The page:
*This Part was originally published in August but due to a technical error it was not uploaded online.
The latest issue of the Australian Tax Review (Volume 41 Part 3) contains the following material:
- A matter of trust
Sham trusts – GT Pagone
This article considers the development of the “sham” doctrine in Australian law. The legal meaning and application of sham in Australia is contrasted with the economic substance doctrine of the United States. The elements that constitute a sham trust are explored and in particular the necessity to be able to identify the relevant shamming intention within a transaction. Whether it is the objective intention or the subjective intention that needs to be determined is considered through a review of relevant case law and in particular the High Court decision Raftland Pty Ltd v FCT.
International tax policy: A view from the United States – H David Rosenbloom
Against the background of a dysfunctional political system and seriously dated international tax policies and processes, this article describes some of the major choices facing decision-makers and proposes specific steps toward an improved international tax system for the United States. Based on a lecture delivered in Melbourne in August 2011, the article is strongly influenced by the debt ceiling debate which was then reaching a frenzied crescendo in the United States. Although that particular crisis has since receded from the front pages, other senseless political debates have taken its place, leaving no greater reason for optimism than last year. The author offers his observations in the face of the prevailing winds, noting that “the Dark Ages did eventually give way to the Renaissance”.
With the commencement of the carbon price on 1 July 2012, new Division 420 operates with respect to transactions involving Registered Emissions Units. Although the carbon price will initially only apply to approximately 500 entities based on Government estimates, Division 420 also covers units issued under the Carbon Farming Initiative and, once trading in Australian carbon units commences in 2015, investors will also be subject to these rules. This article provides an analysis of the new provisions and highlights practical aspects of their operation in light of the features of the carbon pricing mechanism and the industry assistance measures provided under the Clean Energy Plan.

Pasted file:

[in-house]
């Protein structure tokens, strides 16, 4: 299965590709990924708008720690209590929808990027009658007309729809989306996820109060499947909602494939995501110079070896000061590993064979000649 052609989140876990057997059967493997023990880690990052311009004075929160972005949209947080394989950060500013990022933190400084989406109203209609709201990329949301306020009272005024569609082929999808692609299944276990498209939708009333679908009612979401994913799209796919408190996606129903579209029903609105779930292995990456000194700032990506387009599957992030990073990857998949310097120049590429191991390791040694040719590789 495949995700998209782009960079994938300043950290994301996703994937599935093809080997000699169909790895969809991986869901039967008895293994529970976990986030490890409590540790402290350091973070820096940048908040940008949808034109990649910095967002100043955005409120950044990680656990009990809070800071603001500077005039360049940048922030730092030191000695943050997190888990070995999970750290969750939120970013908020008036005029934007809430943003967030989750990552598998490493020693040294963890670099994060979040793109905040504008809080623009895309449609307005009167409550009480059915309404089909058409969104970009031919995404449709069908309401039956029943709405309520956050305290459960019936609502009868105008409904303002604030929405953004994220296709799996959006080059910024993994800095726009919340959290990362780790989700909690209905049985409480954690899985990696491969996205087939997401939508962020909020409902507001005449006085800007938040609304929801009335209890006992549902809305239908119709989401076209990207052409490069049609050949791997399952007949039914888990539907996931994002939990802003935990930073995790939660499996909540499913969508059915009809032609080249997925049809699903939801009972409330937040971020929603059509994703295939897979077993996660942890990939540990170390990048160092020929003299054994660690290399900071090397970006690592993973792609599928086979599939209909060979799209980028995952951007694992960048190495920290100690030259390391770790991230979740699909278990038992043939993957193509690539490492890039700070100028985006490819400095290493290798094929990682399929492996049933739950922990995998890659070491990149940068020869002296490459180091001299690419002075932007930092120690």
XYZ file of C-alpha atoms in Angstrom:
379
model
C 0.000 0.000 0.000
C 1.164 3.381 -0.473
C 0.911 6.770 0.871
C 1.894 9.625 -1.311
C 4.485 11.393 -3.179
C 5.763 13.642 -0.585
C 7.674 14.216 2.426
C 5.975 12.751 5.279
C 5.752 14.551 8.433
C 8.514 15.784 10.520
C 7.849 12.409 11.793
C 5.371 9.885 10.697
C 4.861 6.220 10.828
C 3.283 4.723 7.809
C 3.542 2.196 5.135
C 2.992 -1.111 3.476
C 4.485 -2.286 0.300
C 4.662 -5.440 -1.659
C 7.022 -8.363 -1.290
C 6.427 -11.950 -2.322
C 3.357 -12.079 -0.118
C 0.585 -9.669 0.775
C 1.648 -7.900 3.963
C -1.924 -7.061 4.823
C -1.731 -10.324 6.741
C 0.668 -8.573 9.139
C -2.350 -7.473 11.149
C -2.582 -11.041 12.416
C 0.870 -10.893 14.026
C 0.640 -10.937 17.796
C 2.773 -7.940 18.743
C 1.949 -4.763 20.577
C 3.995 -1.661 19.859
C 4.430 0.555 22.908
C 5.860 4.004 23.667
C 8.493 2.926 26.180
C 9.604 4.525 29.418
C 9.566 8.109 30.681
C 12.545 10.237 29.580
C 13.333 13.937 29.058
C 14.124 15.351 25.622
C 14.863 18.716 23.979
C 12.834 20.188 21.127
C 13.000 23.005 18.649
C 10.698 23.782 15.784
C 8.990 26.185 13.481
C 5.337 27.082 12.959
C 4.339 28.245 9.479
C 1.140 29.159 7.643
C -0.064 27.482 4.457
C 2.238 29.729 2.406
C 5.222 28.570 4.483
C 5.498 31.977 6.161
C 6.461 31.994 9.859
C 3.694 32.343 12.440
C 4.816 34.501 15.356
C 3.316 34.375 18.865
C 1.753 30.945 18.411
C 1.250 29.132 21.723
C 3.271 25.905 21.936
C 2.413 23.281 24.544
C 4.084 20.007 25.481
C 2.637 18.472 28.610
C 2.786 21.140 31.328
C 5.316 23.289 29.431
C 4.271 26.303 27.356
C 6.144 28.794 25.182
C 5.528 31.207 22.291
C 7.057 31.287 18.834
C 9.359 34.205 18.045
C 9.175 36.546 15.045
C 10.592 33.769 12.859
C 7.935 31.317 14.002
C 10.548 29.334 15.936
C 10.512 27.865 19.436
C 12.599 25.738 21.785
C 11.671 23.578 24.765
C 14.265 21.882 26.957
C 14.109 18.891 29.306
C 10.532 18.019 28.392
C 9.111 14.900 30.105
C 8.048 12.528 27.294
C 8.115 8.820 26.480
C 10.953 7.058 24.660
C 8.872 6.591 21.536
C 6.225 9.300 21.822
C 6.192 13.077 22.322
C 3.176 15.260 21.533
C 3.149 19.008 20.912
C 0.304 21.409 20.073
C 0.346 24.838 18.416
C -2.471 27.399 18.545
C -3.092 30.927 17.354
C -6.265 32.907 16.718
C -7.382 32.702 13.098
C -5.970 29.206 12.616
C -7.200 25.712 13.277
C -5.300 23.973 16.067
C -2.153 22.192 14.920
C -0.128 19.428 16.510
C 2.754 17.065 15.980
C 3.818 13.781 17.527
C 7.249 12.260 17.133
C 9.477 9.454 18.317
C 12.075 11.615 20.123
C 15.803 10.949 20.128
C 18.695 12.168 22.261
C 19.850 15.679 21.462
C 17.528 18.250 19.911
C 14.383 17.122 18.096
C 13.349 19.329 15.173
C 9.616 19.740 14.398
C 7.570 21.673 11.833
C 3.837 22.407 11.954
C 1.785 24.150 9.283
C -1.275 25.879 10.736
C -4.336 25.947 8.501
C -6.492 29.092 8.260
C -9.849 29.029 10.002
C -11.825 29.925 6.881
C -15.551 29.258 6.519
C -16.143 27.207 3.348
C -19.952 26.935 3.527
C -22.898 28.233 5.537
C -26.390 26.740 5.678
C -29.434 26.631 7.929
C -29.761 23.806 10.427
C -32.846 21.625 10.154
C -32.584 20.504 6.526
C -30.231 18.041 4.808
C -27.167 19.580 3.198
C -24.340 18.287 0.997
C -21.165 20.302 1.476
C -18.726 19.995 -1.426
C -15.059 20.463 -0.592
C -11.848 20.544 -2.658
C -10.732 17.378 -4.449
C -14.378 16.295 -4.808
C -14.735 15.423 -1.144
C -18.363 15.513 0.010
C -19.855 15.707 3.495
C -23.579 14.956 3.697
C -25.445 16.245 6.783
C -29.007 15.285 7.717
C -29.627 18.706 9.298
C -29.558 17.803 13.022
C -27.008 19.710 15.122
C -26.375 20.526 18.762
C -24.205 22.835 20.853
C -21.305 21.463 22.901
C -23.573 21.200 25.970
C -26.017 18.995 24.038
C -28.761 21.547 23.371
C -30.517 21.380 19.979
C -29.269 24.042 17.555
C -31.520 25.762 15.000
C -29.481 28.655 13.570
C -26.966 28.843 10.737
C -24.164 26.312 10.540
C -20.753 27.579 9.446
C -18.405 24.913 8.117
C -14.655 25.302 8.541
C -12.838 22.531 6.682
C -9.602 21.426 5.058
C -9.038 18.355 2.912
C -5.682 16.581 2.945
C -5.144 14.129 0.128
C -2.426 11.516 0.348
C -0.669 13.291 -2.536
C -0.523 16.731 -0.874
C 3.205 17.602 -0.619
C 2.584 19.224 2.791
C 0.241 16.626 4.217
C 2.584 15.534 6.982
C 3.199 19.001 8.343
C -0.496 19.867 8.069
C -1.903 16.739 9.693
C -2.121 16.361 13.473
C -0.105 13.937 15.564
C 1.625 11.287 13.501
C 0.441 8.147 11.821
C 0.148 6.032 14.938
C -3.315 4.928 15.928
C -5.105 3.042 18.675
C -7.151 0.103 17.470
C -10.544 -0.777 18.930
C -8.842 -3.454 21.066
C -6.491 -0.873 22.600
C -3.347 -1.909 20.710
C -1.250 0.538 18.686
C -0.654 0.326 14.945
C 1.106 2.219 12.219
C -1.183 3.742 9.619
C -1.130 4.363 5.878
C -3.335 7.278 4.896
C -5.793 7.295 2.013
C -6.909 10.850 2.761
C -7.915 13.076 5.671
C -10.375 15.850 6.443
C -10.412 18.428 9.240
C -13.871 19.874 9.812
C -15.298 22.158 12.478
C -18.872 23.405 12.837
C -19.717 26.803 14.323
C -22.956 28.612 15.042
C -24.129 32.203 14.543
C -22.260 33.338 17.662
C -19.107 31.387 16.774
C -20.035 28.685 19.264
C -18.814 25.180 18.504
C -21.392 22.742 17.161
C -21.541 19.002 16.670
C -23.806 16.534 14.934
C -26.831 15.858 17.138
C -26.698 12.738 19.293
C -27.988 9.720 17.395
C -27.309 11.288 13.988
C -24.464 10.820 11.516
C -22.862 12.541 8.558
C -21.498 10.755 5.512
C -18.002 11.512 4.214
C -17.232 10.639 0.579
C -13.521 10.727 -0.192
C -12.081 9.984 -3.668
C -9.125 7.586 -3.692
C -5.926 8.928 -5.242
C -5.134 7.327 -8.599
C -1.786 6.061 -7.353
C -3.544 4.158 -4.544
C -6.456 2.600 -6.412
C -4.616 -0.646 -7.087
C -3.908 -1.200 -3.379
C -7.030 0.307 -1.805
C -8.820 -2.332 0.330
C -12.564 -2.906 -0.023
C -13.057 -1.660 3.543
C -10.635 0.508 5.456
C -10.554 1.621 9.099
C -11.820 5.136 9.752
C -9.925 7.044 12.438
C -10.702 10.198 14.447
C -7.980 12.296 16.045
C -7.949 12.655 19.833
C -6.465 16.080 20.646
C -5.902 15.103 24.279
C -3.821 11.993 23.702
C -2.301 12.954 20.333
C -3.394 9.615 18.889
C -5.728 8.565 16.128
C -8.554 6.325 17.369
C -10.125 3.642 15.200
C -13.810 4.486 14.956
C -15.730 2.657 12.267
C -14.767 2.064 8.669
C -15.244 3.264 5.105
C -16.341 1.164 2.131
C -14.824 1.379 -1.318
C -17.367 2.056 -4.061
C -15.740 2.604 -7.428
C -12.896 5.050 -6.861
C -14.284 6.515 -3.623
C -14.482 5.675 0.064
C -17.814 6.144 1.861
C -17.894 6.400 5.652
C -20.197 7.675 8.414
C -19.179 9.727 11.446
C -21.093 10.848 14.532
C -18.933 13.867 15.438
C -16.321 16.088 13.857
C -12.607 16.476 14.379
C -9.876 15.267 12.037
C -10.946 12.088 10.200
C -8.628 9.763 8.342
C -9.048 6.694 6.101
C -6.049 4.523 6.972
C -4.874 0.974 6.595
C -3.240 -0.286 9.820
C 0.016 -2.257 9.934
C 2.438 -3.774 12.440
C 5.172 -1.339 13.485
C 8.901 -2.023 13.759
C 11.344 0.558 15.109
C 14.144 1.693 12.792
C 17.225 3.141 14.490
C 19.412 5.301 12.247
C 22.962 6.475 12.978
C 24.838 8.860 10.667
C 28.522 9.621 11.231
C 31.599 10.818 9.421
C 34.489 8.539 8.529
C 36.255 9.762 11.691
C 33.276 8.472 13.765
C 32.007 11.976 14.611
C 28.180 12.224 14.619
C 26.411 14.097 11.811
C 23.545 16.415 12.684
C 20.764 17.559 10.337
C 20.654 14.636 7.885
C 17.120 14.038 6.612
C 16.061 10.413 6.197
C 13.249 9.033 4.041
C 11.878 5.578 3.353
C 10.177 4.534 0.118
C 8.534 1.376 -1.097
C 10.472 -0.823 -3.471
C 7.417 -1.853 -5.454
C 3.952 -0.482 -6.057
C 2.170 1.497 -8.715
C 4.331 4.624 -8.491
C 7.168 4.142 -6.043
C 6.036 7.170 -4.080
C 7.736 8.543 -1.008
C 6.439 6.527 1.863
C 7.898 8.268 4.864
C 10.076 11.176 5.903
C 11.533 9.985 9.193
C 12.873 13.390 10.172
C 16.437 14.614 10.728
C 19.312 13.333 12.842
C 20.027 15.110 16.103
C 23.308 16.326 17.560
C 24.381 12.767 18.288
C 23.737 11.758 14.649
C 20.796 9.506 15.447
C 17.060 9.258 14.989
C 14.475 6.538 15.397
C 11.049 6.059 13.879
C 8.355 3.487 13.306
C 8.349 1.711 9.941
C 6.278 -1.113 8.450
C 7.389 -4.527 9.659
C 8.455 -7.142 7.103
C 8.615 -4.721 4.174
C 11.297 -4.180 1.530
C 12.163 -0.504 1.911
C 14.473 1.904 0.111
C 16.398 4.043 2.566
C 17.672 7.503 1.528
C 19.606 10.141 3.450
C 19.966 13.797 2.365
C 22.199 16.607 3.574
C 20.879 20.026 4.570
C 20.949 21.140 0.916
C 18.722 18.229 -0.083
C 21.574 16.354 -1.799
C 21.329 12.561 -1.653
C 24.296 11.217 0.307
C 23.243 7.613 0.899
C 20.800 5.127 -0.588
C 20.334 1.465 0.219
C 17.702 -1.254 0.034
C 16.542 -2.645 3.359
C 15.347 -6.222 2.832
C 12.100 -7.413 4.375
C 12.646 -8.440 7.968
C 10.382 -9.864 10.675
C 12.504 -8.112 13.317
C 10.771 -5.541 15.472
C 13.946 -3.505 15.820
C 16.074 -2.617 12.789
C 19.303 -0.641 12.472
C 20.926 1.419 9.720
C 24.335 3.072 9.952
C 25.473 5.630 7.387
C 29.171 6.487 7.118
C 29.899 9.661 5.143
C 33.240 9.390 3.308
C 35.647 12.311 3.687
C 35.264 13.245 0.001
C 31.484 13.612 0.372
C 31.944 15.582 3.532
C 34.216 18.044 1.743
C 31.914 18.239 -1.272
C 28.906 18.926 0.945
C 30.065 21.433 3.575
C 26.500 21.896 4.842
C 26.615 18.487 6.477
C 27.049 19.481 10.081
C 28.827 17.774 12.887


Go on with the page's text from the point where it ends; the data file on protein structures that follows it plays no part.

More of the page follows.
Tossing the coin: A quantitative analysis of tax decisions 2001 to 2010 – Jeremy Hirschhorn and Alison Chen
Whether a tax decision (or judge, or court) is “good”, and to what extent, is a matter of great interest to tax professionals, and will often be the topic of much discussion. Most analysis of tax cases is qualitative, in that it critiques the quality of the judicial reasoning in the immediate matter. An alternative method of looking at performance is to discard the quality of the reasoning, and simply look at results: was the decision ultimately upheld? This analysis assumes that the ultimate decision-maker makes the “correct” decision. Of course, the formal “ultimate decision-maker” in tax matters is the High Court. However, in the practical sense, the much more common ultimate decision is the decision by a party not to appeal a judgment against that party. The paper summarises a quantitative analysis of Federal Court tax decision making over the last decade, and identifies interesting trends in that decision making, examining both trends at a court level; and trends at the level of individual Federal Court judges.
For the pdf version of the table of contents, click here: AT Rev Vol 41 Pt 3 Contents.